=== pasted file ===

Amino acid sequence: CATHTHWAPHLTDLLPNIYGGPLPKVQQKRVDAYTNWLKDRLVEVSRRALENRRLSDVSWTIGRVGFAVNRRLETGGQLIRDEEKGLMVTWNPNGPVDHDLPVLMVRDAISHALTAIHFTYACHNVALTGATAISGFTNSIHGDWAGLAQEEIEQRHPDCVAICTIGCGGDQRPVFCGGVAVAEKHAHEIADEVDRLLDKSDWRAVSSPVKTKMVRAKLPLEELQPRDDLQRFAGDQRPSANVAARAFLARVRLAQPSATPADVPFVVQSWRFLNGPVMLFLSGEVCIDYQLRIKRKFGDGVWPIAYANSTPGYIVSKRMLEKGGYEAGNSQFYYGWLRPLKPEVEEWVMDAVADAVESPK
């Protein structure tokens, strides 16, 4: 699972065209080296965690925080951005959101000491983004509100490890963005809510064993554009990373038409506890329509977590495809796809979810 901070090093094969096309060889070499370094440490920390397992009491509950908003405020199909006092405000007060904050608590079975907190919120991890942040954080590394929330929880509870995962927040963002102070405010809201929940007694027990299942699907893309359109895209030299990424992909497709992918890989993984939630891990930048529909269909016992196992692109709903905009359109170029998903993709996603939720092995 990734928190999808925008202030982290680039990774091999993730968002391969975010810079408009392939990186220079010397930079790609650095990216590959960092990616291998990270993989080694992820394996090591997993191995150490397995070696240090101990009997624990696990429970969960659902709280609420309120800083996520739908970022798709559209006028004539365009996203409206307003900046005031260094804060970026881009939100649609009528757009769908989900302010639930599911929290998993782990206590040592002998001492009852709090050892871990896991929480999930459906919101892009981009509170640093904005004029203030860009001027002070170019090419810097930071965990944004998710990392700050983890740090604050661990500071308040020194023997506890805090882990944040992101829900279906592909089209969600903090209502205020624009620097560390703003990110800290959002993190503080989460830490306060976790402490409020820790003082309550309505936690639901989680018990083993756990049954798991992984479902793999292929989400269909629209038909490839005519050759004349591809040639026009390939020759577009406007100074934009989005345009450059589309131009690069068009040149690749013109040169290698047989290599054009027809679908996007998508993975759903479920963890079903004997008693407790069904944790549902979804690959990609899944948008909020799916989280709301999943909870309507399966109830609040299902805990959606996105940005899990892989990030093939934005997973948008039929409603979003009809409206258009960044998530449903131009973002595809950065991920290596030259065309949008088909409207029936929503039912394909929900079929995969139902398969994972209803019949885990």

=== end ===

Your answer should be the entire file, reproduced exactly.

Amino acid sequence: CATHTHWAPHLTDLLPNIYGGPLPKVQQKRVDAYTNWLKDRLVEVSRRALENRRLSDVSWTIGRVGFAVNRRLETGGQLIRDEEKGLMVTWNPNGPVDHDLPVLMVRDAISHALTAIHFTYACHNVALTGATAISGFTNSIHGDWAGLAQEEIEQRHPDCVAICTIGCGGDQRPVFCGGVAVAEKHAHEIADEVDRLLDKSDWRAVSSPVKTKMVRAKLPLEELQPRDDLQRFAGDQRPSANVAARAFLARVRLAQPSATPADVPFVVQSWRFLNGPVMLFLSGEVCIDYQLRIKRKFGDGVWPIAYANSTPGYIVSKRMLEKGGYEAGNSQFYYGWLRPLKPEVEEWVMDAVADAVESPK
């Protein structure tokens, strides 16, 4: 699972065209080296965690925080951005959101000491983004509100490890963005809510064993554009990373038409506890329509977590495809796809979810 901070090093094969096309060889070499370094440490920390397992009491509950908003405020199909006092405000007060904050608590079975907190919120991890942040954080590394929330929880509870995962927040963002102070405010809201929940007694027990299942699907893309359109895209030299990424992909497709992918890989993984939630891990930048529909269909016992196992692109709903905009359109170029998903993709996603939720092995 990734928190999808925008202030982290680039990774091999993730968002391969975010810079408009392939990186220079010397930079790609650095990216590959960092990616291998990270993989080694992820394996090591997993191995150490397995070696240090101990009997624990696990429970969960659902709280609420309120800083996520739908970022798709559209006028004539365009996203409206307003900046005031260094804060970026881009939100649609009528757009769908989900302010639930599911929290998993782990206590040592002998001492009852709090050892871990896991929480999930459906919101892009981009509170640093904005004029203030860009001027002070170019090419810097930071965990944004998710990392700050983890740090604050661990500071308040020194023997506890805090882990944040992101829900279906592909089209969600903090209502205020624009620097560390703003990110800290959002993190503080989460830490306060976790402490409020820790003082309550309505936690639901989680018990083993756990049954798991992984479902793999292929989400269909629209038909490839005519050759004349591809040639026009390939020759577009406007100074934009989005345009450059589309131009690069068009040149690749013109040169290698047989290599054009027809679908996007998508993975759903479920963890079903004997008693407790069904944790549902979804690959990609899944948008909020799916989280709301999943909870309507399966109830609040299902805990959606996105940005899990892989990030093939934005997973948008039929409603979003009809409206258009960044998530449903131009973002595809950065991920290596030259065309949008088909409207029936929503039912394909929900079929995969139902398969994972209803019949885990």